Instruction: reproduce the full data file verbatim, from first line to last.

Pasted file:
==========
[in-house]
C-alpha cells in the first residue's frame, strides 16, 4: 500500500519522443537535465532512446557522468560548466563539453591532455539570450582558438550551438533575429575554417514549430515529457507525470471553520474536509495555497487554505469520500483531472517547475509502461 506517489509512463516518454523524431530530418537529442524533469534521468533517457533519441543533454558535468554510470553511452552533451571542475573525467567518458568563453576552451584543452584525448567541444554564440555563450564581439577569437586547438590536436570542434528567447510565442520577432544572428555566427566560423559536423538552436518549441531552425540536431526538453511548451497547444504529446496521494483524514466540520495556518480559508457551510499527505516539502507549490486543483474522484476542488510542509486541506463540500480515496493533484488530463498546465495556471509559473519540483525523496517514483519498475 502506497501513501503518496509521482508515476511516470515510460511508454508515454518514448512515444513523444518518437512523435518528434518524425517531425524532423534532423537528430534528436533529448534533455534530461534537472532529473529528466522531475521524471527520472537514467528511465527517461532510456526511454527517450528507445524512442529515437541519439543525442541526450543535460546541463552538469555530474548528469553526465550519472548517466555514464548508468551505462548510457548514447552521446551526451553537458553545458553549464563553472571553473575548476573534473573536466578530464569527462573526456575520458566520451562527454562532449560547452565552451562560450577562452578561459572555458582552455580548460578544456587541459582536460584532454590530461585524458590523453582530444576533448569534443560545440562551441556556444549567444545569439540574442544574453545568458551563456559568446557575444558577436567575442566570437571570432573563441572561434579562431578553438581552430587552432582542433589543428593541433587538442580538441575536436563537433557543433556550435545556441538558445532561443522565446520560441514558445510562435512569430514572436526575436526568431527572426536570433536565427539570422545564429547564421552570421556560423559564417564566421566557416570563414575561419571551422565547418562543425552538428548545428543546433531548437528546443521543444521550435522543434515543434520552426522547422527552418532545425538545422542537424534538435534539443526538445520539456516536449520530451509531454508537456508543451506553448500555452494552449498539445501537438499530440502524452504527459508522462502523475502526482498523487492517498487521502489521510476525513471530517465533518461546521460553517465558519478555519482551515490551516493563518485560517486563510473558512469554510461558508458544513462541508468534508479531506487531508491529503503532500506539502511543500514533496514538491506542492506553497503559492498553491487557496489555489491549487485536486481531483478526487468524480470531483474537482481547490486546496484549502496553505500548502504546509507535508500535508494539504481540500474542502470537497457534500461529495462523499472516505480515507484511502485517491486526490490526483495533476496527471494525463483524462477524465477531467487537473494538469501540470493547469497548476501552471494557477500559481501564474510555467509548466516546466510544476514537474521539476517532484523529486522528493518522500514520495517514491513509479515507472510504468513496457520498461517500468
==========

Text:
[in-house]
C-alpha cells in the first residue's frame, strides 16, 4: 500500500519522443537535465532512446557522468560548466563539453591532455539570450582558438550551438533575429575554417514549430515529457507525470471553520474536509495555497487554505469520500483531472517547475509502461 506517489509512463516518454523524431530530418537529442524533469534521468533517457533519441543533454558535468554510470553511452552533451571542475573525467567518458568563453576552451584543452584525448567541444554564440555563450564581439577569437586547438590536436570542434528567447510565442520577432544572428555566427566560423559536423538552436518549441531552425540536431526538453511548451497547444504529446496521494483524514466540520495556518480559508457551510499527505516539502507549490486543483474522484476542488510542509486541506463540500480515496493533484488530463498546465495556471509559473519540483525523496517514483519498475 502506497501513501503518496509521482508515476511516470515510460511508454508515454518514448512515444513523444518518437512523435518528434518524425517531425524532423534532423537528430534528436533529448534533455534530461534537472532529473529528466522531475521524471527520472537514467528511465527517461532510456526511454527517450528507445524512442529515437541519439543525442541526450543535460546541463552538469555530474548528469553526465550519472548517466555514464548508468551505462548510457548514447552521446551526451553537458553545458553549464563553472571553473575548476573534473573536466578530464569527462573526456575520458566520451562527454562532449560547452565552451562560450577562452578561459572555458582552455580548460578544456587541459582536460584532454590530461585524458590523453582530444576533448569534443560545440562551441556556444549567444545569439540574442544574453545568458551563456559568446557575444558577436567575442566570437571570432573563441572561434579562431578553438581552430587552432582542433589543428593541433587538442580538441575536436563537433557543433556550435545556441538558445532561443522565446520560441514558445510562435512569430514572436526575436526568431527572426536570433536565427539570422545564429547564421552570421556560423559564417564566421566557416570563414575561419571551422565547418562543425552538428548545428543546433531548437528546443521543444521550435522543434515543434520552426522547422527552418532545425538545422542537424534538435534539443526538445520539456516536449520530451509531454508537456508543451506553448500555452494552449498539445501537438499530440502524452504527459508522462502523475502526482498523487492517498487521502489521510476525513471530517465533518461546521460553517465558519478555519482551515490551516493563518485560517486563510473558512469554510461558508458544513462541508468534508479531506487531508491529503503532500506539502511543500514533496514538491506542492506553497503559492498553491487557496489555489491549487485536486481531483478526487468524480470531483474537482481547490486546496484549502496553505500548502504546509507535508500535508494539504481540500474542502470537497457534500461529495462523499472516505480515507484511502485517491486526490490526483495533476496527471494525463483524462477524465477531467487537473494538469501540470493547469497548476501552471494557477500559481501564474510555467509548466516546466510544476514537474521539476517532484523529486522528493518522500514520495517514491513509479515507472510504468513496457520498461517500468